Archive for November, 2009

Selling eBooks: my crystal ball gazing

Tuesday, November 24th, 2009

This week’s news reports revealed that Amazon’s Kindle store will pay Smashwords 42.5% of the retail price for eBooks that Amazon sells. Usually Amazon only pays 35% to publishers. Smashwords is an aggregator of content — which means it operates like a distributor or wholesaler does for printed books, by selling the product to other retailers on behalf of ‘content providers’ who may be publishing houses or even individual authors.

Since Smashwords is contractually obligated to pay 85% of its revenue to the publisher, we can assume that Smashwords itself will receive 50% from Amazon. I wouldn’t be surprised if 50% or better is already being offered to larger publishers, distributors and other aggregators.

My sense is that we’ll see a steady eroding of Amazon’s margin as Barnes & Noble and hundreds of others begin competing more strongly to get into the eBook sales game. Where it will end is anyone’s guess, but I don’t see much ‘customer loyalty’ involved because the web makes it so easy for the public to obtain the optimum price from any hole-in-the-wall outfit that offers a better deal on the identical product. So if Amazon wants to charge $9.99 and give the publisher $3.50, expect to see someone else offering the publisher $4.00 and selling for $4.99! Then someone else offers publishers $4.25 and sells for $4.79, etc.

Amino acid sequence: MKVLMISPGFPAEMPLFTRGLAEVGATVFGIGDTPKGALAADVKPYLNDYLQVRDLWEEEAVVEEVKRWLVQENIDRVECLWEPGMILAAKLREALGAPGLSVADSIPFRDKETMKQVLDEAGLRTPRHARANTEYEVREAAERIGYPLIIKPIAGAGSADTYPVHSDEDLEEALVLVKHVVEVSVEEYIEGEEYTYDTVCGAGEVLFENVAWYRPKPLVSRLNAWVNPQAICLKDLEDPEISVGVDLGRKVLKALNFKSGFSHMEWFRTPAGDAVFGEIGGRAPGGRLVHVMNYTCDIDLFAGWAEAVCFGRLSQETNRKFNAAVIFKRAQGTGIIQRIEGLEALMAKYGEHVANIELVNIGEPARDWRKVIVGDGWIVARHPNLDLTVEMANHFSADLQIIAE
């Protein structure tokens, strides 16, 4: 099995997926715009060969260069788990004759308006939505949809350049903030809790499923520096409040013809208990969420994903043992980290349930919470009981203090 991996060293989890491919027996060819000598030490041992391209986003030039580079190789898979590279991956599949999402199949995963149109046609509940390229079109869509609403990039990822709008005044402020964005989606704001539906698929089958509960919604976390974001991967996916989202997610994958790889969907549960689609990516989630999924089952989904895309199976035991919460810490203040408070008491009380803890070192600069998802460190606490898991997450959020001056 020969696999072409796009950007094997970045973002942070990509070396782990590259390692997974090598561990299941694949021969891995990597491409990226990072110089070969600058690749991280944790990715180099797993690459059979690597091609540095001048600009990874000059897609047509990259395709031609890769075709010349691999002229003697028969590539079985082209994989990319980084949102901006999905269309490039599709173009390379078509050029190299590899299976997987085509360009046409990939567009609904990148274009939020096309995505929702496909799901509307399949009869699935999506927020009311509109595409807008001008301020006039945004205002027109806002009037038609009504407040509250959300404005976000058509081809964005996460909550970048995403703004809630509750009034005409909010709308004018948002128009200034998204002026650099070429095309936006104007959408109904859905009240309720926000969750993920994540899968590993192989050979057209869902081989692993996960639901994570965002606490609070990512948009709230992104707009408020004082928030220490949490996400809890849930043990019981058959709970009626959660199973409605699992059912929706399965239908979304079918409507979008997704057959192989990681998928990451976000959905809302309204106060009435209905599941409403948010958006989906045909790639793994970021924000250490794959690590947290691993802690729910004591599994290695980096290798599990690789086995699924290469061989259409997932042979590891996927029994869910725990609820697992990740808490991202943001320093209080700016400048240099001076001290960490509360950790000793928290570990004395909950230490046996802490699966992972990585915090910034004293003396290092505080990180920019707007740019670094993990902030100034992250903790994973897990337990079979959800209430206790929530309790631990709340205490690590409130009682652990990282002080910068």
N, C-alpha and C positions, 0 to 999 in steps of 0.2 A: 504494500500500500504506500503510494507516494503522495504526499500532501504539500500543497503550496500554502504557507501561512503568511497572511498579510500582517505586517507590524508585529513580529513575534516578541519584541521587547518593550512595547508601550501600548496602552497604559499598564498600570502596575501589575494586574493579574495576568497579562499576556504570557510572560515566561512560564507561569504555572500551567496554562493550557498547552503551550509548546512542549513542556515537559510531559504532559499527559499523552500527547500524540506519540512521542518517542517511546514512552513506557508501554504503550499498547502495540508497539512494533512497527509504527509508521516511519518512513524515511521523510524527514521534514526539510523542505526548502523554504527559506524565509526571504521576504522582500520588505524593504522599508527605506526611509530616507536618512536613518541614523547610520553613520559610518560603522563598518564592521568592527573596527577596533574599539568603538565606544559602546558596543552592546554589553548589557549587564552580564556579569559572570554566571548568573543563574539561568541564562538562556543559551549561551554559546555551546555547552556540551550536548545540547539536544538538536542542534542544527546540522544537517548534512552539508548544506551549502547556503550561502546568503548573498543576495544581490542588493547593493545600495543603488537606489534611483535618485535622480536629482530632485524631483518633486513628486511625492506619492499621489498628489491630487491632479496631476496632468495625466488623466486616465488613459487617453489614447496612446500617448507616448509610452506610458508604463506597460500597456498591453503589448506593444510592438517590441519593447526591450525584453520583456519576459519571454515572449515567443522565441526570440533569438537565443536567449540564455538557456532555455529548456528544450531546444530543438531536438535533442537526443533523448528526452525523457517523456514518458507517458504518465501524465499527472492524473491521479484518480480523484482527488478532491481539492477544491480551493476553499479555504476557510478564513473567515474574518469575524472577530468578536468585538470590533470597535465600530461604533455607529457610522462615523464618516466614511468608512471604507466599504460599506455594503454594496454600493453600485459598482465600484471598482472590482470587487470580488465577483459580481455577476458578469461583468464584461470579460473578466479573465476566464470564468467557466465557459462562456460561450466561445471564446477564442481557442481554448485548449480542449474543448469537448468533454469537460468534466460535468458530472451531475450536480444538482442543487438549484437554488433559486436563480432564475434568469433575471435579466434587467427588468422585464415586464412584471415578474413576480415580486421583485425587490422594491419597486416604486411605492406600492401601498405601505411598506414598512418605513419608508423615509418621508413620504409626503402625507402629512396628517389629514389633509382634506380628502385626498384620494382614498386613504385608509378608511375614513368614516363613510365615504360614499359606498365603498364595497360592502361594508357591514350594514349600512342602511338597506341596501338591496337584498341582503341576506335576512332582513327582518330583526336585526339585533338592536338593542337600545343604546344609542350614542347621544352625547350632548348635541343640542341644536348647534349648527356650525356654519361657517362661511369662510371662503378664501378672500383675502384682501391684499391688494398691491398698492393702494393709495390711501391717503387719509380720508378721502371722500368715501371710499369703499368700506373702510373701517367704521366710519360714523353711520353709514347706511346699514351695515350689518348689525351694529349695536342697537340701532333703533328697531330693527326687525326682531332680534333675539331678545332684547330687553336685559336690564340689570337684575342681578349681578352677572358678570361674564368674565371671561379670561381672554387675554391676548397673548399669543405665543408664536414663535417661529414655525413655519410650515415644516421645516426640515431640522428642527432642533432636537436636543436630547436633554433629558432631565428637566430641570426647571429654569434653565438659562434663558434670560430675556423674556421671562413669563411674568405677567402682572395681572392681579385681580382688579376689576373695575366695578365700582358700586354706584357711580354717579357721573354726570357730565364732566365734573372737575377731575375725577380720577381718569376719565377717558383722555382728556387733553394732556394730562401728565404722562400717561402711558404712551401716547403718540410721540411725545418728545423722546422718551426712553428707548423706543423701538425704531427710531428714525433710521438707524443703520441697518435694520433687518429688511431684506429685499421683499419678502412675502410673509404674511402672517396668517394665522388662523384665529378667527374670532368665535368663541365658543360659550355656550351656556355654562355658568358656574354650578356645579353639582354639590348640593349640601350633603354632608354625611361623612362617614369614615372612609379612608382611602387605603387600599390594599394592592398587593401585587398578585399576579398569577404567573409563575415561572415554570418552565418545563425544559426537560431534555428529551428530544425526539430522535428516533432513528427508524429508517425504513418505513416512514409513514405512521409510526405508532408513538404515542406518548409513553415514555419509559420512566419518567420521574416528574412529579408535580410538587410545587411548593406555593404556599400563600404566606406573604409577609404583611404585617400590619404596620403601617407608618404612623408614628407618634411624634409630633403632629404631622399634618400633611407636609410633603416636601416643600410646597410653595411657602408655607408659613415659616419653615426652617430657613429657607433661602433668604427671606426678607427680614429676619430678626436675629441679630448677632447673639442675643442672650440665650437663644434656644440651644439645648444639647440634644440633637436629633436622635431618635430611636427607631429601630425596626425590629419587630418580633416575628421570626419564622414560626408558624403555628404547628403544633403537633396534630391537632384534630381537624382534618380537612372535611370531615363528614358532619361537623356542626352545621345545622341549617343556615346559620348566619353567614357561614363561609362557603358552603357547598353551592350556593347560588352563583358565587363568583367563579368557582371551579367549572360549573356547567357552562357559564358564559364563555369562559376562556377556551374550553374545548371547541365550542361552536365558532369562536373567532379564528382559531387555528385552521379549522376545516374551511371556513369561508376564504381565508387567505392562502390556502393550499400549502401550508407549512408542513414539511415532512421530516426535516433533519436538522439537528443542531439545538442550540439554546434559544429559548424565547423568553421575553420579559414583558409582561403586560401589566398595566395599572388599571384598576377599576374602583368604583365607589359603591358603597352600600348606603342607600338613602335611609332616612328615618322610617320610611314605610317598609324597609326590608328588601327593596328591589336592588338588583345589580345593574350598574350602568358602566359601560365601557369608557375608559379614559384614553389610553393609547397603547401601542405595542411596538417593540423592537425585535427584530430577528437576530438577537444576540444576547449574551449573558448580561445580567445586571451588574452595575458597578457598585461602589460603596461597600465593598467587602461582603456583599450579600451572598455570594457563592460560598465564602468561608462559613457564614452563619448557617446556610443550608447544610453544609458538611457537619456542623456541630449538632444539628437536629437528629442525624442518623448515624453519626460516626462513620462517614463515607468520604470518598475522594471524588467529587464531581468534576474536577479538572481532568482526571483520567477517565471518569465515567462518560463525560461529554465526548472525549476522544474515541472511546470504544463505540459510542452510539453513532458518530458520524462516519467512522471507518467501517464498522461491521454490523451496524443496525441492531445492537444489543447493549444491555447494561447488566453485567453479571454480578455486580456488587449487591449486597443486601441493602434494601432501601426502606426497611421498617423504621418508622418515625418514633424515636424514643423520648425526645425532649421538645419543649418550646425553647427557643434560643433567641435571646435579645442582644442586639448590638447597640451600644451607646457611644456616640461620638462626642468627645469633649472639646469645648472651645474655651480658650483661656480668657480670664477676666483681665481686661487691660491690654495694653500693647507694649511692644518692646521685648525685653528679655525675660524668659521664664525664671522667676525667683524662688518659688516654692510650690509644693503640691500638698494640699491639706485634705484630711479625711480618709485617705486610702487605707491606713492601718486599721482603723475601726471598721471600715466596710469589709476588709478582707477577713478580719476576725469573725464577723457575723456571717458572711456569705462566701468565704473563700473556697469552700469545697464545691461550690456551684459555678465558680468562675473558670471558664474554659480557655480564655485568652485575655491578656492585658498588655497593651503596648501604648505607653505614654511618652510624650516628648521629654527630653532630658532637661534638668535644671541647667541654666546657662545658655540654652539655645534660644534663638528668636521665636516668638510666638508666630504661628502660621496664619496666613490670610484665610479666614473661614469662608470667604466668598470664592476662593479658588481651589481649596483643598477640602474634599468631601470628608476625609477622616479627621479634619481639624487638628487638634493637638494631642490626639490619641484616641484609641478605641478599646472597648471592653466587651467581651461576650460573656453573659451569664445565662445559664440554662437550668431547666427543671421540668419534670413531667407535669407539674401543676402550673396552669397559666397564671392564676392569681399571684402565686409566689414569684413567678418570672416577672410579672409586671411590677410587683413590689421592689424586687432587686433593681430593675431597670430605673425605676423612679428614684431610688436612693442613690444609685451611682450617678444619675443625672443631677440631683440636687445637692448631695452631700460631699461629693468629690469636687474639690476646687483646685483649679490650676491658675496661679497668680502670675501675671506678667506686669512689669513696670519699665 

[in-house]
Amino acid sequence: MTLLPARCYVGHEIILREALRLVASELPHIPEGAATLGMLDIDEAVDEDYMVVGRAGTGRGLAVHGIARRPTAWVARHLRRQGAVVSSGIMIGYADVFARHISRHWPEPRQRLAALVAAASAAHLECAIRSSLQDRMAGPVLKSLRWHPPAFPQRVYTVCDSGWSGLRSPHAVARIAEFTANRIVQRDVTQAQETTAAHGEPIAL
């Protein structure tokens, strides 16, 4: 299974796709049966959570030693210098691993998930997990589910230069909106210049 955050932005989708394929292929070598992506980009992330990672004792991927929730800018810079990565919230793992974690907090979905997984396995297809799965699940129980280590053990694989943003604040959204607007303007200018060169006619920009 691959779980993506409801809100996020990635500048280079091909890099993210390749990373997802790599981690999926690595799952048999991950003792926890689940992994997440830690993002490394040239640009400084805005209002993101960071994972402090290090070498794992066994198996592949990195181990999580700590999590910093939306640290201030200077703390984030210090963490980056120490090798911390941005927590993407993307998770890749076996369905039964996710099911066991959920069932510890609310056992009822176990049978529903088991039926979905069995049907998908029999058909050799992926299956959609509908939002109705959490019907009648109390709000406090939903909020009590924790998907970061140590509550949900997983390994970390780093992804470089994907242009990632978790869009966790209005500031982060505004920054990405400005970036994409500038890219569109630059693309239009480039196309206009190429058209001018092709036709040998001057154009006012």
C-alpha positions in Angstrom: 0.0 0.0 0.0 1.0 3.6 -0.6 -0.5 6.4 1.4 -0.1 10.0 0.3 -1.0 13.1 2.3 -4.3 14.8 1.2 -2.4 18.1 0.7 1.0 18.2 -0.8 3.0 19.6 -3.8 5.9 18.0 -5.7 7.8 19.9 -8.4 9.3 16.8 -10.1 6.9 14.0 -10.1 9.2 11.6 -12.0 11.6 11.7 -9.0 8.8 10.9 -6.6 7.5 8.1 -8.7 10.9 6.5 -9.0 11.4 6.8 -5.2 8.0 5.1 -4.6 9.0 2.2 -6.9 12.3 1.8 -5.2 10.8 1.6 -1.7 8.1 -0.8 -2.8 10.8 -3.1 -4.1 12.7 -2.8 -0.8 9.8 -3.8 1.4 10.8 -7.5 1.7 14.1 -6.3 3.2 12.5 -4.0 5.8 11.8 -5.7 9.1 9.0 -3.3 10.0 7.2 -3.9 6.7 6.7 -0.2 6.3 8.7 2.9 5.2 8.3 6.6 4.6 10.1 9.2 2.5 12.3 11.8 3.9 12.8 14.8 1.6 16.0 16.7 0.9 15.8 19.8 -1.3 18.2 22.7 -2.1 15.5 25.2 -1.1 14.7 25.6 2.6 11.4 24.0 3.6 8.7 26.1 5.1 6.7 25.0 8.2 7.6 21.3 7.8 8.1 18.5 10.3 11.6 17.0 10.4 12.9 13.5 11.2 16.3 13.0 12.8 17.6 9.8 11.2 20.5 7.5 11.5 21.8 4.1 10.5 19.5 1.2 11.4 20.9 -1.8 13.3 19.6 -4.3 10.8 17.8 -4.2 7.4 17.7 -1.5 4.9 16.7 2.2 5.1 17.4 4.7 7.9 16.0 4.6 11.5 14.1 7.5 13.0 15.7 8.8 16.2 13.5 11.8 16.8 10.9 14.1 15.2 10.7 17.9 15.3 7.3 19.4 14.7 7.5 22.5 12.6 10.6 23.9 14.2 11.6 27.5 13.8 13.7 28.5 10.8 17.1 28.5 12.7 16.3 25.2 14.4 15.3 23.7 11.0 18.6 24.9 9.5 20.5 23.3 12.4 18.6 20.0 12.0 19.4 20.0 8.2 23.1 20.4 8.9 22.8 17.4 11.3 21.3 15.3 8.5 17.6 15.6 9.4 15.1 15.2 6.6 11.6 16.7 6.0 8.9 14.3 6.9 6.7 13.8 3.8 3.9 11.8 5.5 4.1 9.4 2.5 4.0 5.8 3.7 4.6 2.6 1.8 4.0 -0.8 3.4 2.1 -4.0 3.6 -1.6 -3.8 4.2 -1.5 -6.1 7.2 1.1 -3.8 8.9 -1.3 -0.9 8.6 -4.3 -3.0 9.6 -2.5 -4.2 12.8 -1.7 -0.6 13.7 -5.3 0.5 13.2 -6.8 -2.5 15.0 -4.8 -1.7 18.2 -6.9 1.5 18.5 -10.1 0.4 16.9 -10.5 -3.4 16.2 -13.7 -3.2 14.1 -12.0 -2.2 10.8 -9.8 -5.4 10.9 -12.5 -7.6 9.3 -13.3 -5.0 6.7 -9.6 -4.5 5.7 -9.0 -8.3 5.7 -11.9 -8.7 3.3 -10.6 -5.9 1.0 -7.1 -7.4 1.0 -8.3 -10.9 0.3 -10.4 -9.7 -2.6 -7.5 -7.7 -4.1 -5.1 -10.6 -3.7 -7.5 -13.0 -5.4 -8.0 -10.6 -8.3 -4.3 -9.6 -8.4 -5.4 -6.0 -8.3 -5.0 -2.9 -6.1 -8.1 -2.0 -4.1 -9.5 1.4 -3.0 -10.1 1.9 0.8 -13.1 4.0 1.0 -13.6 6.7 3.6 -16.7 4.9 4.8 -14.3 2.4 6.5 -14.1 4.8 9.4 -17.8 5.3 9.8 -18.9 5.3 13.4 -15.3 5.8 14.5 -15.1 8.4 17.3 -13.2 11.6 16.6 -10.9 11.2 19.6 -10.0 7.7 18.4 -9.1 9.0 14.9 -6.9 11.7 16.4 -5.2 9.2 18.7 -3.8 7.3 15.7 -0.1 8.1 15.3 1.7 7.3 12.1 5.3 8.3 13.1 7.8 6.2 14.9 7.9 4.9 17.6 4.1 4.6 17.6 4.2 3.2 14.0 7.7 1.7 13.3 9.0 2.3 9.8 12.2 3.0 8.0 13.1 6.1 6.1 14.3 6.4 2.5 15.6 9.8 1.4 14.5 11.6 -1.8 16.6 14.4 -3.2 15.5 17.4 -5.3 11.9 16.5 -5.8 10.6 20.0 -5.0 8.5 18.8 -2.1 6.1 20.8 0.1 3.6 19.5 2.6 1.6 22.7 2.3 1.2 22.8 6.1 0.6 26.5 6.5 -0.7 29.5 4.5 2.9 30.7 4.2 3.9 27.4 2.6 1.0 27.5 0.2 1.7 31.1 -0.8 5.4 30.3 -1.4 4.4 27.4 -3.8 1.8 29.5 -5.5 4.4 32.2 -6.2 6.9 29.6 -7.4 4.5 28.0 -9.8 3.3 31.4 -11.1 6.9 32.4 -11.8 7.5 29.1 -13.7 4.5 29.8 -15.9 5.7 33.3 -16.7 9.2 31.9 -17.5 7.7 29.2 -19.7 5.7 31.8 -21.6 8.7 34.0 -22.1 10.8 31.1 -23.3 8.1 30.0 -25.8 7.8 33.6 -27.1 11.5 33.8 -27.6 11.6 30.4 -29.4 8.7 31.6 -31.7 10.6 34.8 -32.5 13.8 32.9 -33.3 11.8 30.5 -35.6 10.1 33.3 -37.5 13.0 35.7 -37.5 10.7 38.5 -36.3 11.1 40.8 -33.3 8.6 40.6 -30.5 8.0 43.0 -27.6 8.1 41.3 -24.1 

Selling eBooks is the ultimate in easy commerce: no staff, no inventory, no personal service, only databases talking to other databases, low set-up costs, no barriers to entry, only ‘cash’ sales… So there will soon be hundreds, then thousands, of competing vendors. They will shrink their own margins as they compete, heading to near the ‘break-even’ mark, which I feel is only a few pennies above the wholesale price of publishers/aggregators, plus credit card costs.

My hunch about the long-term situation? Publishers (at least the bigger ones) selling eBooks and audiobooks directly from their own sites (Harlequin is already doing this), with smaller publishers selling through cooperatively-run (or at least sympathetically-run) e-stores. Plus thousands of e-vendors, none of whom dominate the marketplace, like Amazon and Barnes & Noble have for printed books.

The wild card? Google. They could set up their own store and direct search traffic there. What may hold back Google is its worries about ‘monopolistic practices’ — it doesn’t want the Feds to crash its merry, highly-profitable party.